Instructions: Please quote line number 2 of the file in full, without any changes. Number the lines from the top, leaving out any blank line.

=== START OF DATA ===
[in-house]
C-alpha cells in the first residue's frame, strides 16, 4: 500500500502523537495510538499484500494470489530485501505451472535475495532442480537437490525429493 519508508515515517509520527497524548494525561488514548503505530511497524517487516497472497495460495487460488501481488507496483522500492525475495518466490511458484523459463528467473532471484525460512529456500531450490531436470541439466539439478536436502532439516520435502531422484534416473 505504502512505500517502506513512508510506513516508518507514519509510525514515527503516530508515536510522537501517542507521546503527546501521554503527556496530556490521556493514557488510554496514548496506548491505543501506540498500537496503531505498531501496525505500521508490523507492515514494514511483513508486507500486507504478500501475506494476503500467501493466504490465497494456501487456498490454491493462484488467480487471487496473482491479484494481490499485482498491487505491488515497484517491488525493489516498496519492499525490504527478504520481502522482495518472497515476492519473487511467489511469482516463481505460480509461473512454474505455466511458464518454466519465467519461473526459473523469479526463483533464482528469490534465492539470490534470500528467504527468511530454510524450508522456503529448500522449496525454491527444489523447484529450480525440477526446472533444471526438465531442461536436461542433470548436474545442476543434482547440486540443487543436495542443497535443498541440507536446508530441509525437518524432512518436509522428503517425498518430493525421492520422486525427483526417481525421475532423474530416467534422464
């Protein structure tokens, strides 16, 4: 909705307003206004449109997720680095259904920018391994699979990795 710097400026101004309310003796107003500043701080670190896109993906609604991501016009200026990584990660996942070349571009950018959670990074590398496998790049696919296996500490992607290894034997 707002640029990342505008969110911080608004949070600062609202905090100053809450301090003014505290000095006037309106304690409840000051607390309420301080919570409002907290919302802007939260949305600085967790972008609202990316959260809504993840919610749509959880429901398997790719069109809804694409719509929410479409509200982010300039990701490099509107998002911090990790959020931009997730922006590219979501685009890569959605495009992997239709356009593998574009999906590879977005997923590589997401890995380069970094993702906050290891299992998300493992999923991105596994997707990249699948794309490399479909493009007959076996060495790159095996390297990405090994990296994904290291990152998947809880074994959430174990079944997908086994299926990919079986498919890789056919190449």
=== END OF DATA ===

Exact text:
C-alpha cells in the first residue's frame, strides 16, 4: 500500500502523537495510538499484500494470489530485501505451472535475495532442480537437490525429493 519508508515515517509520527497524548494525561488514548503505530511497524517487516497472497495460495487460488501481488507496483522500492525475495518466490511458484523459463528467473532471484525460512529456500531450490531436470541439466539439478536436502532439516520435502531422484534416473 505504502512505500517502506513512508510506513516508518507514519509510525514515527503516530508515536510522537501517542507521546503527546501521554503527556496530556490521556493514557488510554496514548496506548491505543501506540498500537496503531505498531501496525505500521508490523507492515514494514511483513508486507500486507504478500501475506494476503500467501493466504490465497494456501487456498490454491493462484488467480487471487496473482491479484494481490499485482498491487505491488515497484517491488525493489516498496519492499525490504527478504520481502522482495518472497515476492519473487511467489511469482516463481505460480509461473512454474505455466511458464518454466519465467519461473526459473523469479526463483533464482528469490534465492539470490534470500528467504527468511530454510524450508522456503529448500522449496525454491527444489523447484529450480525440477526446472533444471526438465531442461536436461542433470548436474545442476543434482547440486540443487543436495542443497535443498541440507536446508530441509525437518524432512518436509522428503517425498518430493525421492520422486525427483526417481525421475532423474530416467534422464